economy with outsiders
Maasai economy is increasingly dependent on the market economy.
Livestock products are sold to other groups in Kenya for the
purchase of beads, clothing and grains. Cows and goats are
also sold for uniform and school fees for children. It is
now common to see young Maasai men and women in major towns
and cities of Kenya selling, not just goats and cows, but
also beads, cell phones, chacoal, grain among other items.
The entrepreneurial spirit is something new in our society.
was not until the early 1980s with the Group Ranch project
that we became much more entrenched in a market economy and,
hence, more impoverished generally speaking.
the Maasai rely on meat, milk and blood from cattle for protein
and caloric needs. People drink blood on special occasions.
It is given to a circumcised person (o/esipolioi), a woman
who has given birth (entomononi) and the sick (oltamueyiai).
Also, on a regular basis drunk elders, ilamerak, use the blood
to alleviate intoxication and hangovers. Blood is very rich
in protein and is good for the immune system. However, its
use in the traditional diet is waning due to the reduction
of livestock numbers.
recently, the Maasai have grown dependent on food produced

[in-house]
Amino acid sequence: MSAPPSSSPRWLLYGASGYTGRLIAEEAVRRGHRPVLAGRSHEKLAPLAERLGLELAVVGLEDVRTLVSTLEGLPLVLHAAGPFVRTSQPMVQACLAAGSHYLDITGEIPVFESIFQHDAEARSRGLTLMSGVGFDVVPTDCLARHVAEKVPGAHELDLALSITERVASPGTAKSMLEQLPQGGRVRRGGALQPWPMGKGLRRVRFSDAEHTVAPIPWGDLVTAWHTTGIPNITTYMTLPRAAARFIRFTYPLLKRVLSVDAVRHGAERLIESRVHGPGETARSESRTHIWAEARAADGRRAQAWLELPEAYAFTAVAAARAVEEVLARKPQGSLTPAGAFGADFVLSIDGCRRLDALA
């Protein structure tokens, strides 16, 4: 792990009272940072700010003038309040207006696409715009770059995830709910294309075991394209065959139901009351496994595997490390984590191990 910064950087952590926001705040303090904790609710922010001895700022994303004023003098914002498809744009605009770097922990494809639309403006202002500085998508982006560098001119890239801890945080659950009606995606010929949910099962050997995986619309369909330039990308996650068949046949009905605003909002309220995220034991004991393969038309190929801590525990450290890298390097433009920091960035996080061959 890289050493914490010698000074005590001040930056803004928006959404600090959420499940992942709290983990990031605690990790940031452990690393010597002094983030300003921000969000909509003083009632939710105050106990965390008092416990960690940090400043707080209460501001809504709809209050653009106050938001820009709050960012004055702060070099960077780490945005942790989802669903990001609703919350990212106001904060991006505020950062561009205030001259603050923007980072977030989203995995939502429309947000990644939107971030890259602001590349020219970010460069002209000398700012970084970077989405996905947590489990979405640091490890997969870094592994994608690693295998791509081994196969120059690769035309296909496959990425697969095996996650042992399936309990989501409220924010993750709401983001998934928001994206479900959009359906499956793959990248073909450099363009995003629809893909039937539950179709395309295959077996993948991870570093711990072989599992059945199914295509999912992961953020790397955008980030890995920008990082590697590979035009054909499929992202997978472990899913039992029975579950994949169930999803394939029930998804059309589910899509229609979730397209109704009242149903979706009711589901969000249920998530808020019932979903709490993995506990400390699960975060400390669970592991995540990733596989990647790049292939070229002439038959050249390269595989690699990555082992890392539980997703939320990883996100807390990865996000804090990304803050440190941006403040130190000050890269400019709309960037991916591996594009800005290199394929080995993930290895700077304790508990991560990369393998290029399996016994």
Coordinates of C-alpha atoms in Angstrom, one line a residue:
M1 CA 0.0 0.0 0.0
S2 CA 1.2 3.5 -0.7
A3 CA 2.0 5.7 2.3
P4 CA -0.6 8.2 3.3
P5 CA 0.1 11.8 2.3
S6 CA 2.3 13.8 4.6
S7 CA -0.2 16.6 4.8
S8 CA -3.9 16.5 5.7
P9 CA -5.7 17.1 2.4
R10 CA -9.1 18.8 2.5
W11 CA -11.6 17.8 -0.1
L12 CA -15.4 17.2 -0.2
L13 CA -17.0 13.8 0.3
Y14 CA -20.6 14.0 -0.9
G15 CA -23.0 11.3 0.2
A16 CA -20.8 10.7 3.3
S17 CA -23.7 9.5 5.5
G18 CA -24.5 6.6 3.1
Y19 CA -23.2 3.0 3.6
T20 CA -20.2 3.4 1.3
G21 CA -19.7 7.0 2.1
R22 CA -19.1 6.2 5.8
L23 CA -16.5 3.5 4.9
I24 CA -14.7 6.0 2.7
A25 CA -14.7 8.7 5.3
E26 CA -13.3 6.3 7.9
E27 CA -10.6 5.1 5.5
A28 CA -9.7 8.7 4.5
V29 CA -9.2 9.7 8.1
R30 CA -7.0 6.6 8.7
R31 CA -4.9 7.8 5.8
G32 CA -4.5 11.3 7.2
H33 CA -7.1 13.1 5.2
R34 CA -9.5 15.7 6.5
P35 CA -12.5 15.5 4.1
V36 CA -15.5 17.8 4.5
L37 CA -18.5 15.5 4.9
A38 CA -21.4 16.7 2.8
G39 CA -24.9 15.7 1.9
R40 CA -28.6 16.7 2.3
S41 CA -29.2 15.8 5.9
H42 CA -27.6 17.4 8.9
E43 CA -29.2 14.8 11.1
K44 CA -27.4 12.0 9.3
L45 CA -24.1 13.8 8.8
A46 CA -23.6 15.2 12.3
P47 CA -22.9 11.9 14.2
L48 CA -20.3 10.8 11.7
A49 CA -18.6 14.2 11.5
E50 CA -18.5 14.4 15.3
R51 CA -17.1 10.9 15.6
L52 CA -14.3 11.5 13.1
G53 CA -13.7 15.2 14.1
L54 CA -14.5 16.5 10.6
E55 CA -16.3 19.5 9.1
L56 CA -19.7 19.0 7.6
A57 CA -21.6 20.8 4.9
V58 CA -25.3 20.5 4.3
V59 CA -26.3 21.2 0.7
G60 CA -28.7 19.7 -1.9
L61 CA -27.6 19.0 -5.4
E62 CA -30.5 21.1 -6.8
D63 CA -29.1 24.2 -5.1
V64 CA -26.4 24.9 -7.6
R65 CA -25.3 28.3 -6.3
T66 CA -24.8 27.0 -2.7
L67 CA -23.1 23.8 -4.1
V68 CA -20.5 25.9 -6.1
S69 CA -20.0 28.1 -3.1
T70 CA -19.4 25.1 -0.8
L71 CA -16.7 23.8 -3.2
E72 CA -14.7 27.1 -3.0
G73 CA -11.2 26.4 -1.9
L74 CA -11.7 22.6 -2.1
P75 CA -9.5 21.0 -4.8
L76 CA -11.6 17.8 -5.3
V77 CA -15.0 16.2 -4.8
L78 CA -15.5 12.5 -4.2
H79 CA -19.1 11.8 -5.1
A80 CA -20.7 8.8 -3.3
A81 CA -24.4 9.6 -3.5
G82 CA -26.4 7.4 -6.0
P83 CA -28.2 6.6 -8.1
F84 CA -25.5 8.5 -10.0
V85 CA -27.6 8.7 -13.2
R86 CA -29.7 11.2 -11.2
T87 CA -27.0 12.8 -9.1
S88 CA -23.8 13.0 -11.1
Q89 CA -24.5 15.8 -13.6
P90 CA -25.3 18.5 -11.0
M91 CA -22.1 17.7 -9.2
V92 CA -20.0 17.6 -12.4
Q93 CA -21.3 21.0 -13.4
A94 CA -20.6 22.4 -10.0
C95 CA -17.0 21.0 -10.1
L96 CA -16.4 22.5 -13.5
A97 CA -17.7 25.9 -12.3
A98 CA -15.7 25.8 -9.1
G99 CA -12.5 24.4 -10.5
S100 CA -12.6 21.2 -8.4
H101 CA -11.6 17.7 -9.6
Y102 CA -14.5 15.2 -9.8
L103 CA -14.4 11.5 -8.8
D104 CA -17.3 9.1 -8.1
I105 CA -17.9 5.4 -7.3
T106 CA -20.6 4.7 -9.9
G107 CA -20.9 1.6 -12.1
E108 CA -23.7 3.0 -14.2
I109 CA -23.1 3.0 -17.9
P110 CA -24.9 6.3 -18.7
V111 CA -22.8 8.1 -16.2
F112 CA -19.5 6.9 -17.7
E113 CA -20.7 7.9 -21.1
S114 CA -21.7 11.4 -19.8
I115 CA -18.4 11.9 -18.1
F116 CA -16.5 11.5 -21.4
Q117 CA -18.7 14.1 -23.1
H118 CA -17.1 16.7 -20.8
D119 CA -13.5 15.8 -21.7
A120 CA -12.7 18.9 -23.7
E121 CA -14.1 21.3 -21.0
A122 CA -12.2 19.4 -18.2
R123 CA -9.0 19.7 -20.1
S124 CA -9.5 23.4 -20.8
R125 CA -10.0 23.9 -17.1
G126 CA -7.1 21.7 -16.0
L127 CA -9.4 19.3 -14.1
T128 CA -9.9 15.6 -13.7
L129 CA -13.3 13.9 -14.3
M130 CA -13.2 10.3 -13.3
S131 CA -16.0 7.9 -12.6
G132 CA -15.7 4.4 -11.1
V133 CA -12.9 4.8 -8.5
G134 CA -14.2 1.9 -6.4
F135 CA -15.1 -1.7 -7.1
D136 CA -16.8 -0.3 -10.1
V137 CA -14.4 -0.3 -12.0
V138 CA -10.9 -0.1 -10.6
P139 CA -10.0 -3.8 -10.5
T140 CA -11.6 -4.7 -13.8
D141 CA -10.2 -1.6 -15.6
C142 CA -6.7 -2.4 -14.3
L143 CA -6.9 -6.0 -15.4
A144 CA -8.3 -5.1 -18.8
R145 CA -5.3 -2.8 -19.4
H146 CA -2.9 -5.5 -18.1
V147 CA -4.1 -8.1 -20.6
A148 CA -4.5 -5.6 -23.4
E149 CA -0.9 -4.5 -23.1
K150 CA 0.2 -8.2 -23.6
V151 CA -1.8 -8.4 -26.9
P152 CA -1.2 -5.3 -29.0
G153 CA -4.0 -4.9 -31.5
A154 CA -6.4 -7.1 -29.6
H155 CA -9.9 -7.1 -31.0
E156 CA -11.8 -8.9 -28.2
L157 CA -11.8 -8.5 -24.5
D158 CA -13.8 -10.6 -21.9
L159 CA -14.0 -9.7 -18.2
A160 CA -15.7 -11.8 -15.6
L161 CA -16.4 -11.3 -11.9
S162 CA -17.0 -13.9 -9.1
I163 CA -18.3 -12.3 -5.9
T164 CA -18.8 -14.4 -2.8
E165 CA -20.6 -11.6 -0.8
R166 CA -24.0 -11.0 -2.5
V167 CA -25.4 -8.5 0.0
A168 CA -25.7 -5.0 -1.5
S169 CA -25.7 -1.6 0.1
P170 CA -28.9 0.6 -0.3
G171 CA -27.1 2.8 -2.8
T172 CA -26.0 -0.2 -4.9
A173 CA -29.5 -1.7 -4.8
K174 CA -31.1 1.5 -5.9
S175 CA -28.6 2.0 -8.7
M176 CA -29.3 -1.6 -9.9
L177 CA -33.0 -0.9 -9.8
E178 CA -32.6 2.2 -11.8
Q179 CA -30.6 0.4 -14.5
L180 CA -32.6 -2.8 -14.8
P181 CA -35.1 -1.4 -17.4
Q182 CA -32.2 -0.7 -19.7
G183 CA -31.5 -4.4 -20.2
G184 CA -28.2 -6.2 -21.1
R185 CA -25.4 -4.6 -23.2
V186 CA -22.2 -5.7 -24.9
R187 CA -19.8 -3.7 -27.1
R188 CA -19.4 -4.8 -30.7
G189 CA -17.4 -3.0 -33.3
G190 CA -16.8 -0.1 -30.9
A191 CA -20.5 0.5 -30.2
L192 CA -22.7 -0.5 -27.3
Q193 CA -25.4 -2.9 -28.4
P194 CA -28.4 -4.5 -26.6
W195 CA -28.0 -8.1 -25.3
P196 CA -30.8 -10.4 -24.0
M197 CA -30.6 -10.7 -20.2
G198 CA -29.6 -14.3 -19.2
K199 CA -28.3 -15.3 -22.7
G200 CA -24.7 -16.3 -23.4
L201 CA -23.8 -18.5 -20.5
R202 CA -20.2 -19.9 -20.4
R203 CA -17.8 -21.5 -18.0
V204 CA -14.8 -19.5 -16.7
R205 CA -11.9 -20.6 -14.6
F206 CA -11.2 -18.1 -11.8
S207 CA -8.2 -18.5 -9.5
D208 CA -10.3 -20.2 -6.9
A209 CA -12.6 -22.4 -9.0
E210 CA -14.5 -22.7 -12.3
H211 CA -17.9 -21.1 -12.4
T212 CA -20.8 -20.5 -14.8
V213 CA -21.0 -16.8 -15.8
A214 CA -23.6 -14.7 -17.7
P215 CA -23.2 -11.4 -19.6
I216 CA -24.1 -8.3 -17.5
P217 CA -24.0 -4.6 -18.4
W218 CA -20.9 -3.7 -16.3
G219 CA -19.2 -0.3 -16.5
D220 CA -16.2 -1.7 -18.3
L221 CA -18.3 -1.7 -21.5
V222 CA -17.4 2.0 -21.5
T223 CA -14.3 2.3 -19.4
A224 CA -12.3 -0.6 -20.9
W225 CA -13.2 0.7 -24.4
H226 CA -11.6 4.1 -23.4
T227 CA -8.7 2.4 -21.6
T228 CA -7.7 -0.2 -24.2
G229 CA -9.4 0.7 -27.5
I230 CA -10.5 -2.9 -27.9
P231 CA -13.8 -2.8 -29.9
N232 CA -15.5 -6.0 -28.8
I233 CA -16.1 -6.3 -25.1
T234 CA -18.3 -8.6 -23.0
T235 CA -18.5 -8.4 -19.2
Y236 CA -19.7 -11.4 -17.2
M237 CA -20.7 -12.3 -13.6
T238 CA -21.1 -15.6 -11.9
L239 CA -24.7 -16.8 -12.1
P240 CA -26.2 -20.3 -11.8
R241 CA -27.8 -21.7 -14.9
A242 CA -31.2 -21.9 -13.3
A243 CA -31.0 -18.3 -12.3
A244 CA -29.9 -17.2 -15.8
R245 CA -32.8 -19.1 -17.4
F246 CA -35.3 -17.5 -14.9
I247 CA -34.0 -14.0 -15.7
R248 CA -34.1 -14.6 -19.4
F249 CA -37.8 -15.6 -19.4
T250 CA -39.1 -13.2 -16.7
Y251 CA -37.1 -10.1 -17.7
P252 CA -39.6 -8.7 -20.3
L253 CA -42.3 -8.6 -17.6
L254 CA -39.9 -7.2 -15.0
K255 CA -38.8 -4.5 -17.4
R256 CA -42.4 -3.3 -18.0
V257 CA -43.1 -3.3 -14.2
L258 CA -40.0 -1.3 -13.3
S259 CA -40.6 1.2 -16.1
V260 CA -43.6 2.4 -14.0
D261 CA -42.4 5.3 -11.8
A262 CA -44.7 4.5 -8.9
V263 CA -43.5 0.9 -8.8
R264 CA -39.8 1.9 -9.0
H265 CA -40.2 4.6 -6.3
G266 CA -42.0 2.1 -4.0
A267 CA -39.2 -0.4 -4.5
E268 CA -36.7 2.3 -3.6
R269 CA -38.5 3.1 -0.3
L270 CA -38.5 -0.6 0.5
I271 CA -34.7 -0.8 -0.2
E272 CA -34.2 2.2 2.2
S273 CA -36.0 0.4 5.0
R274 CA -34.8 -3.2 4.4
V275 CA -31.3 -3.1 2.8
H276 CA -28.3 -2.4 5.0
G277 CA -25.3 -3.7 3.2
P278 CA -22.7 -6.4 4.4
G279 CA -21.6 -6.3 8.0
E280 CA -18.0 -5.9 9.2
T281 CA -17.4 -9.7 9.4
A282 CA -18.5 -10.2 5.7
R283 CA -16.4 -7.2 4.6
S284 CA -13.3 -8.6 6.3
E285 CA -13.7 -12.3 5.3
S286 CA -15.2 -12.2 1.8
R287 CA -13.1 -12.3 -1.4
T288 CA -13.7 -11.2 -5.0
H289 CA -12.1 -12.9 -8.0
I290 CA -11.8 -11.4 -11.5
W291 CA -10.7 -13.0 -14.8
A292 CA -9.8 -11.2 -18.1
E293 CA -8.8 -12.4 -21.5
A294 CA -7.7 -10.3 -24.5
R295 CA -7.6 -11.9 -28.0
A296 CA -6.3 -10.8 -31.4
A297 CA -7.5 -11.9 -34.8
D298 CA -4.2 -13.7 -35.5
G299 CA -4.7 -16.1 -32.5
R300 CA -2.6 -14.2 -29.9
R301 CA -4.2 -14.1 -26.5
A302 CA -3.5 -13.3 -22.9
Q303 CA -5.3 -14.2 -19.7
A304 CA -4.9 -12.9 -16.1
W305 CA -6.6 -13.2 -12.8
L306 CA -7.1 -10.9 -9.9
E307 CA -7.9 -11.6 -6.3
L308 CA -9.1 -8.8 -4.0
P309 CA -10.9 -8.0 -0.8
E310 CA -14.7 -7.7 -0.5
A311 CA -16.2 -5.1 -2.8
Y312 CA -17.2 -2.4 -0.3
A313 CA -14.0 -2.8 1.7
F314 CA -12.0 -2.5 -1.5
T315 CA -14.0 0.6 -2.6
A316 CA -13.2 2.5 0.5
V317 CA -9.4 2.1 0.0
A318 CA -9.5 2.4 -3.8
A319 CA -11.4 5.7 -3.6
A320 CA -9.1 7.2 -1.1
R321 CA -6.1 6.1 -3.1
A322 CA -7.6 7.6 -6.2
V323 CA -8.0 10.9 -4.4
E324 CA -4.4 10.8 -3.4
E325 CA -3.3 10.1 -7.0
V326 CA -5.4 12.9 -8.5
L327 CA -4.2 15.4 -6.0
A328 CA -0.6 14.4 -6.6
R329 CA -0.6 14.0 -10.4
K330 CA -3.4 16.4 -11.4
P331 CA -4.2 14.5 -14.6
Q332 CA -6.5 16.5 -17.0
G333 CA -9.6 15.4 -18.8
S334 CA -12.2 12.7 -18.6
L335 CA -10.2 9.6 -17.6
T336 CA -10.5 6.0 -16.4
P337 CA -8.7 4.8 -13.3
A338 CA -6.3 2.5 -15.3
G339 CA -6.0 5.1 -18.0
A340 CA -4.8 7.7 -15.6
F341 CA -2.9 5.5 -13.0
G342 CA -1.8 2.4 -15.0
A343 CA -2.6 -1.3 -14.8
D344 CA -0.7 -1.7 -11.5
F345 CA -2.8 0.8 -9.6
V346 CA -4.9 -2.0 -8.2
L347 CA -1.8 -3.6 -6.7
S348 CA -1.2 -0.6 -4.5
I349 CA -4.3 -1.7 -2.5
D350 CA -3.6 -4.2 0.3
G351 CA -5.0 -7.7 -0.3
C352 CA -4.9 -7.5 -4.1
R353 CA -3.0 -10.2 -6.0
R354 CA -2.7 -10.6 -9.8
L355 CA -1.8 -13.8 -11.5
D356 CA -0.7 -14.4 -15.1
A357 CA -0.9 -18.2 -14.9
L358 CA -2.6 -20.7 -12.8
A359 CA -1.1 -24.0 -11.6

in other areas such as maize meal (unga wa mahindi), rice,
potatoes, cabbage (known to the Maasai as goat leaves), etc.
The Maasai who live near crop farmers have engaged in cultivation
as their primary mode of subsistence. In these areas, plot
sizes are generally not large enough to accommodate herds
of animals; thus the Maasai are forced to farm. Our people
traditionally frown upon this. Maasai believe that tilizing
the land for crop farming is a crime against nature. Once
you cultivate the land, it is no longer suitable for grazing.
concept of private ownership was, until recently, a foreign
concept to the Maasai. However, in the 1960s and 1980s, a
program of commercializing livestock and land was forced on
us initially by the British and later by the government of
Kenya. Since then, our land has been subdivided into group
and individual ranches. In other parts of Maasailand people
subdivided their individual ranches into small plots, which
are sold to private developers.
new land management system of individual ranches has economically
polarized our people; some Maasais, as well as outside wealthy
individuals, have substantially increased their wealth at
the expense of others. The largest loss of land, however,
has been to national parks and reserves, in which the Maasai
people are restricted from accessing critical water sources,
pasture, and salt lick. Subdivision of Maasailand reduced
land size for cattle herding, reduced the number of cows per
household, and reduced food production. As a result, the Maasai
society, which once was a proud and self-sufficient society,
is now facing many social-economic and political challenges.
The level of poverty among the Maasai people is beyond conceivable
height. It is sad to see a society that had a long tradition
of pride being a beggar for relief food because of imposed
foreign concepts of development.
future of the Maasai is uncertain at this point. One thing, however, is certain that the Maasai culture is quickly eroding at the expense of civilization.